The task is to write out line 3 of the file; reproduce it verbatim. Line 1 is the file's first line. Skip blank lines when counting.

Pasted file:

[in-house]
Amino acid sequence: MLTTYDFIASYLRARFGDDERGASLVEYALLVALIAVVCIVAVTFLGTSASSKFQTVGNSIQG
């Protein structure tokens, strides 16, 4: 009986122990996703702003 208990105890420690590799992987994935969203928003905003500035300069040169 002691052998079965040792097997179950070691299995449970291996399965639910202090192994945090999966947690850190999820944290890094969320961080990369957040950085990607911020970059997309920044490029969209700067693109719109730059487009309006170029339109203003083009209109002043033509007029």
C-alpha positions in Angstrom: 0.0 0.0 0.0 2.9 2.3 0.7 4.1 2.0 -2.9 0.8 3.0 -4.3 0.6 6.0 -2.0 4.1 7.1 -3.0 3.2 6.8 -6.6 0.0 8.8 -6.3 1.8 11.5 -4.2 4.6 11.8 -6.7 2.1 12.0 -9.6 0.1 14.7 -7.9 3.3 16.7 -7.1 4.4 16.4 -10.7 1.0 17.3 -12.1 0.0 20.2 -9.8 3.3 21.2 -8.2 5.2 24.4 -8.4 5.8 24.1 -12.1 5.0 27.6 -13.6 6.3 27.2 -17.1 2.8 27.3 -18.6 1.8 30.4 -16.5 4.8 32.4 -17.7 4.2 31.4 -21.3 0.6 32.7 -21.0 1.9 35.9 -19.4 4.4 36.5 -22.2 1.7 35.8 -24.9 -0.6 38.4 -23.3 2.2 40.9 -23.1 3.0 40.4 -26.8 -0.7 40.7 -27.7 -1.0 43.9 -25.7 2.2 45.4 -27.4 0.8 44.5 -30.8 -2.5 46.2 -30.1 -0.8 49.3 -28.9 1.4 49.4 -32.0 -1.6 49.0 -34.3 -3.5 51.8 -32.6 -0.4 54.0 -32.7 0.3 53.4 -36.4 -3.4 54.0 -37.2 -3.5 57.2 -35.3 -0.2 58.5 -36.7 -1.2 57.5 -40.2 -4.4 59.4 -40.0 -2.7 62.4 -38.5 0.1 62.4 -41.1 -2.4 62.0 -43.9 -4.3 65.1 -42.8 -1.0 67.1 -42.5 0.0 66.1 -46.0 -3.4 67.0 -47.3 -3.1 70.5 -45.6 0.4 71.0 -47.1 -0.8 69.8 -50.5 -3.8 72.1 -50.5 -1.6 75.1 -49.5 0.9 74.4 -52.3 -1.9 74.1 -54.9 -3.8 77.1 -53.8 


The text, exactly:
């Protein structure tokens, strides 16, 4: 009986122990996703702003 208990105890420690590799992987994935969203928003905003500035300069040169 002691052998079965040792097997179950070691299995449970291996399965639910202090192994945090999966947690850190999820944290890094969320961080990369957040950085990607911020970059997309920044490029969209700067693109719109730059487009309006170029339109203003083009209109002043033509007029």